If you were a rice farmer in Japan before the 17th century, your life was one of constant toil, uncertainty and suffering. Although the costs of rice farming were more or less fixed, seeds, fertilizer, water and manpower, the ultimate price that you’d get at the market was like a game of Pachinko (a Japanese recreational arcade game that is typically used for gambling). During periods of bumper harvests, price of rice would fall and farmers would sometimes be left with less than the cost of their production (there is only so much sushi you can eat) and at other times, during poor harvests, rice prices would soar and farmers would get rich (provided they had survived the previous good harvest). During the early 17th century, farmers, merchants and traders had decided that enough was enough and formed the world’s first modern, organized, futures exchange in 1710 — the Dojima Rice Exchange in Osaka, Japan, formed for the express purpose to trade rice futures based on standardized contracts, hence the term “futures contract.” In theory, the concept of a standardized rice futures contract was elegant and was meant to provide stability to a key staple of the Japanese diet — rice farmers could lock in the future price of their product, assuring them of a price that they knew they could produce rice at, while speculators or traders could take the opposite end of the contract and profit from any subsequent changes in the price of rice at the time of delivery of these contracts. But what happened in the first half of the 17th century upended these assumptions.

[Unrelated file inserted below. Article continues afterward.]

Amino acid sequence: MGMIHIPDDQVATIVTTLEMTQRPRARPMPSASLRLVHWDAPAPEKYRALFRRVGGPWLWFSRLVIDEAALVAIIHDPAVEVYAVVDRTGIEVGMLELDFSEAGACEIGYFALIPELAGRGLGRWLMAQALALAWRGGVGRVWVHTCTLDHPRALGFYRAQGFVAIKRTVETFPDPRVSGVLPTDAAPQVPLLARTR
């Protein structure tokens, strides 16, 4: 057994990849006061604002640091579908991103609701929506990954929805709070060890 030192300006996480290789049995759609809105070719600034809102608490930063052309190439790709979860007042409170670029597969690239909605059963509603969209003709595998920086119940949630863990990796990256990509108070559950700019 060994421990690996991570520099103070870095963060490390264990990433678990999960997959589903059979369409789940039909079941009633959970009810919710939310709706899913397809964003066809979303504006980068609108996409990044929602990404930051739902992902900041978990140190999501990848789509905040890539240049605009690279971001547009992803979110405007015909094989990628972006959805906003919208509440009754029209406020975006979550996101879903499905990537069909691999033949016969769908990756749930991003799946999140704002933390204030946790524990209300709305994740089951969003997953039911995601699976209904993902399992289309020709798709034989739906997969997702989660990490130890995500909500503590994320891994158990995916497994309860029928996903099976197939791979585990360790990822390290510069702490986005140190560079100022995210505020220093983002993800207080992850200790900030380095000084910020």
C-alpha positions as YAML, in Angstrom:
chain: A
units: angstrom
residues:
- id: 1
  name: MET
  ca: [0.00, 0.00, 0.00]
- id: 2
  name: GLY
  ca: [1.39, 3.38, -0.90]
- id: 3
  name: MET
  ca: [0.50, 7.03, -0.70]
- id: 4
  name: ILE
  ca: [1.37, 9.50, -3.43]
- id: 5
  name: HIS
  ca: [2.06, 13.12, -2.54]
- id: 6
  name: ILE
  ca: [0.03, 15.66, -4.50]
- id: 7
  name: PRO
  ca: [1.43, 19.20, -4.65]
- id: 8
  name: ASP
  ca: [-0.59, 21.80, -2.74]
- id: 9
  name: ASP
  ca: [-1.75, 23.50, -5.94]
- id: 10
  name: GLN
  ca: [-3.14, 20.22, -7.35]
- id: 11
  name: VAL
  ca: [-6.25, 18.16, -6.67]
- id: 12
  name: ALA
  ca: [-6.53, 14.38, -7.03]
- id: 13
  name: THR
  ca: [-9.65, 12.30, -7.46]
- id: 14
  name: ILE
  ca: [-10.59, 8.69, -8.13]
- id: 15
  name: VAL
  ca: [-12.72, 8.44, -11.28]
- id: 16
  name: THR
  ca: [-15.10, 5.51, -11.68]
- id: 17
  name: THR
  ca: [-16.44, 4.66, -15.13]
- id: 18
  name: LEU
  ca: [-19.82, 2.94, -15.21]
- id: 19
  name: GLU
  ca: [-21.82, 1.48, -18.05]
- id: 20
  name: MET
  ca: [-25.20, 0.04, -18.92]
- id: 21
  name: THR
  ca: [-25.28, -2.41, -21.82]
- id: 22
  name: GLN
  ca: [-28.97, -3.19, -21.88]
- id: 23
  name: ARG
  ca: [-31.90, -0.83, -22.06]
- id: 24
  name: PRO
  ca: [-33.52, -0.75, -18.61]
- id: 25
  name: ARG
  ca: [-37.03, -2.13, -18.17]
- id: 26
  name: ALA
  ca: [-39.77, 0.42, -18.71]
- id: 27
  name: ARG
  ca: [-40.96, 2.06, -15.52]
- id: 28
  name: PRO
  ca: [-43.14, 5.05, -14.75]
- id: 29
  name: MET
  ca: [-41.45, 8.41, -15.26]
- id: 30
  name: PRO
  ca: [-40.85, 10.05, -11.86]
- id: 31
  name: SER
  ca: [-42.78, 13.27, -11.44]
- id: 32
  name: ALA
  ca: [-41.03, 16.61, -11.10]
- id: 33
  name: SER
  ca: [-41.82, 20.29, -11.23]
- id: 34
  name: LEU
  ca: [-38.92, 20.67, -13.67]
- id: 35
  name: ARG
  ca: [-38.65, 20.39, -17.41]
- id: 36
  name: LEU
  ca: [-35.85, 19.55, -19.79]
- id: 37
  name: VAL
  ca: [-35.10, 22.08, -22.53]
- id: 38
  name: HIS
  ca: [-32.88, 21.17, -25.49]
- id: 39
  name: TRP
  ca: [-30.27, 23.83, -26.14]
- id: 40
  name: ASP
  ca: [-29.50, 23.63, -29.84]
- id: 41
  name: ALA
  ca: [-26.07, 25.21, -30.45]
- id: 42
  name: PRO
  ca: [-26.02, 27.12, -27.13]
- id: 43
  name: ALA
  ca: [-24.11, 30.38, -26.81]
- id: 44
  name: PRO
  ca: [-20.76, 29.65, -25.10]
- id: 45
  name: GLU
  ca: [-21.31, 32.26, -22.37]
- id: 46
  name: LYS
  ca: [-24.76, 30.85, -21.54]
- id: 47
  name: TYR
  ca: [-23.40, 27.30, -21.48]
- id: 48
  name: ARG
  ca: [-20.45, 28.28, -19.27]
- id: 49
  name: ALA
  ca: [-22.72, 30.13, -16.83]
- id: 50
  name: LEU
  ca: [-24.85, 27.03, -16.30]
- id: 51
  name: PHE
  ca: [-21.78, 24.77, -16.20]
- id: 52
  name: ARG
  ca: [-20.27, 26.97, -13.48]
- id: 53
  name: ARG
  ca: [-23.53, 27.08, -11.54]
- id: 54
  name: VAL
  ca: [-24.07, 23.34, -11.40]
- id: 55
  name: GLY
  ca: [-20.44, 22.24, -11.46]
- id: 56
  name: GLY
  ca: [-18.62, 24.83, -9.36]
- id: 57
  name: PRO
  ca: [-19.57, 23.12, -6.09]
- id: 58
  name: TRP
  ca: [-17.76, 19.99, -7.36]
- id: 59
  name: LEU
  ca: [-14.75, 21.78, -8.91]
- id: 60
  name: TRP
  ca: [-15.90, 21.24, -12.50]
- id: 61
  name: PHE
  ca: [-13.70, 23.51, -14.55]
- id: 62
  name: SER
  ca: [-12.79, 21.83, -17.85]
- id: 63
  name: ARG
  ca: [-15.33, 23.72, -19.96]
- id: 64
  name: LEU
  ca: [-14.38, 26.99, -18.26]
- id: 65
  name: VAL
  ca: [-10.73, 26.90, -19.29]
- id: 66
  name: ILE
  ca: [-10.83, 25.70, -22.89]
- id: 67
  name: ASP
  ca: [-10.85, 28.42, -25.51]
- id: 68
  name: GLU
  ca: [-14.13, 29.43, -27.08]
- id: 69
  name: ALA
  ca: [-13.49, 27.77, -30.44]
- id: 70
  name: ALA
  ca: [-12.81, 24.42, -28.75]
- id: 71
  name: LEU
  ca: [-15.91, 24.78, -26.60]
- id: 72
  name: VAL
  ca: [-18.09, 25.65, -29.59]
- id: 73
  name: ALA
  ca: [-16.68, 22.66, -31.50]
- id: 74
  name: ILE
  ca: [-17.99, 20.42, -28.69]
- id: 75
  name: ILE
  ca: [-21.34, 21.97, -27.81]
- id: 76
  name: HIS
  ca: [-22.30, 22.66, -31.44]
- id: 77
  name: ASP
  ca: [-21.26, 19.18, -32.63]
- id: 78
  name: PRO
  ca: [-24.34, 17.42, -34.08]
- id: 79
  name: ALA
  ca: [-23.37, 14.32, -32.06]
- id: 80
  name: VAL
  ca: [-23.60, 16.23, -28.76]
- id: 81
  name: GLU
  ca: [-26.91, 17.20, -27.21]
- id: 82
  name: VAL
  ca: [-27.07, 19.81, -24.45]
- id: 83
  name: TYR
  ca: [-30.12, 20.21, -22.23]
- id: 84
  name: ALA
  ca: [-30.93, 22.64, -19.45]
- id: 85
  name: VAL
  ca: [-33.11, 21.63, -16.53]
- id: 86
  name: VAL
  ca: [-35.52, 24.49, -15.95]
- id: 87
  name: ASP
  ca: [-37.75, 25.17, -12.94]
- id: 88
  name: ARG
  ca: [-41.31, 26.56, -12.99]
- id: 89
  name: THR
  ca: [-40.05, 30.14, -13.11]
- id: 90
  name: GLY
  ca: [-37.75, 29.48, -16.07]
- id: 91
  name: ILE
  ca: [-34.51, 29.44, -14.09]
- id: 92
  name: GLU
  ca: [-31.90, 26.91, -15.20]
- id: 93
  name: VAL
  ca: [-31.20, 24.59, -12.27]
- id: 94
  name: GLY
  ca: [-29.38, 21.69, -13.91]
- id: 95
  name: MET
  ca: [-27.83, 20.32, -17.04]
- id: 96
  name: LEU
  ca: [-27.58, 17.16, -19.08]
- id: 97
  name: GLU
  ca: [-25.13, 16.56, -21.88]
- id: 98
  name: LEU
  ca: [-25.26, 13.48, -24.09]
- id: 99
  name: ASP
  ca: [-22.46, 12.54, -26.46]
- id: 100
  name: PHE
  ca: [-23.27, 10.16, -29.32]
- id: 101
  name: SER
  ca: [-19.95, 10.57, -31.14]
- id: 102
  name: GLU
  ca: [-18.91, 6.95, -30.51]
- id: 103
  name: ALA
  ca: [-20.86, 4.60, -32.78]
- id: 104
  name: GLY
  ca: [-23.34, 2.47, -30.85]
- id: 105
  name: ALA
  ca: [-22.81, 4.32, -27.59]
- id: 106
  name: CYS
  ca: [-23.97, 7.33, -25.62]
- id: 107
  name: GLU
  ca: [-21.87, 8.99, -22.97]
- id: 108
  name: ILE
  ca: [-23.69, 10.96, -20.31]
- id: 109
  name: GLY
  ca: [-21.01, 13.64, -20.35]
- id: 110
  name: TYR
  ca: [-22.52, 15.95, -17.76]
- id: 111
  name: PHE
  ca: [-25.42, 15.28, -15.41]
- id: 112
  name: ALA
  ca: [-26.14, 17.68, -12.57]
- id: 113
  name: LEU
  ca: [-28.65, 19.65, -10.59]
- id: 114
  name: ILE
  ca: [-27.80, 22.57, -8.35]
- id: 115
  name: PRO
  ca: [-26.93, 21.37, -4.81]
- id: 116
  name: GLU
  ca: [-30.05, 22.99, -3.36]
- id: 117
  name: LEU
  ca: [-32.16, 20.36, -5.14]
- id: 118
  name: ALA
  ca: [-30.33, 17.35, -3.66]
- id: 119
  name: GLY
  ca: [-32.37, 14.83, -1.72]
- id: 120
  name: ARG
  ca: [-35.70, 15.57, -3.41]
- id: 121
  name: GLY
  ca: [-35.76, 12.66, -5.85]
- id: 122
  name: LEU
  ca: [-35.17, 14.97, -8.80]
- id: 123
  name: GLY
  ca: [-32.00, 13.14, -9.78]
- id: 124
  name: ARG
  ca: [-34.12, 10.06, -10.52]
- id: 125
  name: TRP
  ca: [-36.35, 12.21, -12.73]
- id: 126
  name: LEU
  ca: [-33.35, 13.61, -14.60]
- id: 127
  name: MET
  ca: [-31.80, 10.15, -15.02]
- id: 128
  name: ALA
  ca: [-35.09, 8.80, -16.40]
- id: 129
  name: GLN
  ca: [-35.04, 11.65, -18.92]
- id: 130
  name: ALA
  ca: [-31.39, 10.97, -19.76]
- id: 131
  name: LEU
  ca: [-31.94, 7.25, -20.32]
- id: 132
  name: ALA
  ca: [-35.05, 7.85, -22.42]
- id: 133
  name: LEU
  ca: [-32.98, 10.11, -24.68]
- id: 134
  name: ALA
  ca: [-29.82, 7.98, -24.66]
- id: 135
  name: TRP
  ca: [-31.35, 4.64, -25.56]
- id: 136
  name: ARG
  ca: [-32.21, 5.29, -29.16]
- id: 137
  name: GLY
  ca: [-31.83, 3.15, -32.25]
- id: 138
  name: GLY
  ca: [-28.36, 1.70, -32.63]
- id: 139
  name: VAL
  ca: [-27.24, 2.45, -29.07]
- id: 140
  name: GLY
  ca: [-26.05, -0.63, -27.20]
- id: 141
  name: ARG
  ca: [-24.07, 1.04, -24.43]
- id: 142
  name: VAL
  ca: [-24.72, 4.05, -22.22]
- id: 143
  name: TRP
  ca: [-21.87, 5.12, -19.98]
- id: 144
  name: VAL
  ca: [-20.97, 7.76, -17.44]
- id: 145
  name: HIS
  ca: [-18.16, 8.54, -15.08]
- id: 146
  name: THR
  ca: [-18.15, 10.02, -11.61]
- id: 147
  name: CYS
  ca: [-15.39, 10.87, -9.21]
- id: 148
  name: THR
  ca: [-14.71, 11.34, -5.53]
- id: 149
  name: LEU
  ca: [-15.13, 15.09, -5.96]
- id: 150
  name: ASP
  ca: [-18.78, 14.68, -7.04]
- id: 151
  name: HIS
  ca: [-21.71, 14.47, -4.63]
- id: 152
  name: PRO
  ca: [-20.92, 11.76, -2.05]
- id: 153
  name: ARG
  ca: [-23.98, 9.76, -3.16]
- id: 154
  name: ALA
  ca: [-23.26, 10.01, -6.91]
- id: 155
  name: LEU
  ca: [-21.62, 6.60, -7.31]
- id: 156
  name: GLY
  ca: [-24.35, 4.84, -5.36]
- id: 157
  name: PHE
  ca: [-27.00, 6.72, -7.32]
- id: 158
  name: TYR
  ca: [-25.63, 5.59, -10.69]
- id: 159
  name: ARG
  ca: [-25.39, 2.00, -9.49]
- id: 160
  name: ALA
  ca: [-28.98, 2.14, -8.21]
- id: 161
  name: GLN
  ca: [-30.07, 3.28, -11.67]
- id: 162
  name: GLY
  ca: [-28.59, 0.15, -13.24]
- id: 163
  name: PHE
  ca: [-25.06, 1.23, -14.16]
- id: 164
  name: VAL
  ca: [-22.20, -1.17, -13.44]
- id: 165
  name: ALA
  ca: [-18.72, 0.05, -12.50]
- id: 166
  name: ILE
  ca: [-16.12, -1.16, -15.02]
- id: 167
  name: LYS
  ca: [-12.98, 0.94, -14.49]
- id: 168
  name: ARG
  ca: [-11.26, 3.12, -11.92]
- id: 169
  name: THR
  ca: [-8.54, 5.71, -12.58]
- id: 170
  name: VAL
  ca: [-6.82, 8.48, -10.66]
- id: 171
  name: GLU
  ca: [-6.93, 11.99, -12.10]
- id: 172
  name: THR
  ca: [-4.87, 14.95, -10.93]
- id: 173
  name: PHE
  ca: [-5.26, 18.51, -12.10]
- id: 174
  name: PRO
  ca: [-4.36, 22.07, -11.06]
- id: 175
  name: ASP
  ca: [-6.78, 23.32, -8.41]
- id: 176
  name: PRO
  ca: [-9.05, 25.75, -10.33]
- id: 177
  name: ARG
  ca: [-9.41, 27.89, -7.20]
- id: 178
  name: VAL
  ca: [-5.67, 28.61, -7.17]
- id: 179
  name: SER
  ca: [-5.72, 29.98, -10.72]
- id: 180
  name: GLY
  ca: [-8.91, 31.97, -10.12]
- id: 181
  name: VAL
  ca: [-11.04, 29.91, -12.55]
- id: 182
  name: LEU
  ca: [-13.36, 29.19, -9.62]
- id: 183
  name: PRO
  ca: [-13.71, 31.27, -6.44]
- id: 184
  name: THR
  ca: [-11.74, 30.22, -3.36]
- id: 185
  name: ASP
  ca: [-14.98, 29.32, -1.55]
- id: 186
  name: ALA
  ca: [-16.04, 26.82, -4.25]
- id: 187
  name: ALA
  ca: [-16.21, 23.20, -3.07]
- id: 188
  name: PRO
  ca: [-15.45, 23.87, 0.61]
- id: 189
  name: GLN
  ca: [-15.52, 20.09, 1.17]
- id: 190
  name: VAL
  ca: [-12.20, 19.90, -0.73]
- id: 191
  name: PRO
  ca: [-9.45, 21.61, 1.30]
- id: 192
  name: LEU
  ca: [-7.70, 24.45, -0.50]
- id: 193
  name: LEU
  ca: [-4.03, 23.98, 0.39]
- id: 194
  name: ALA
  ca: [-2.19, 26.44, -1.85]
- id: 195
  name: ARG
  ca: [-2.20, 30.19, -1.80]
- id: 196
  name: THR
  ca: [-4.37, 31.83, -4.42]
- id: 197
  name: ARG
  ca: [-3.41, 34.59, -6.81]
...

In the first years of the 1730s, poor rice harvests resulted not in rising rice prices, but plummeting ones. And with the Japanese economy still largely dependent on rice as a medium of exchange, Samurai, who received their incomes in rice (one can only imagine how they fished for change), panicked as the value of their bags of rice plummeted against the coinage that was issued. In the midst of the inverse relationship between the rice harvest and the price of rice, speculators and alleged conspirators swooped in to make some serious coin by gaming the rice futures market, stockpiling large stores of rice to manipulate prices, leading to widespread starvation. Far from providing for a stable, accessible and transparent rice market, the early Japanese experience with the futures market was disastrous. What happened over the subsequent decades was a foray into understanding the mechanics of managing a futures market to ensure a minimum price for rice as well as a maximum, government sponsorship, regulation and ultimately organization with strategic stores to ensure that the early missteps of the rice futures market were not repeated.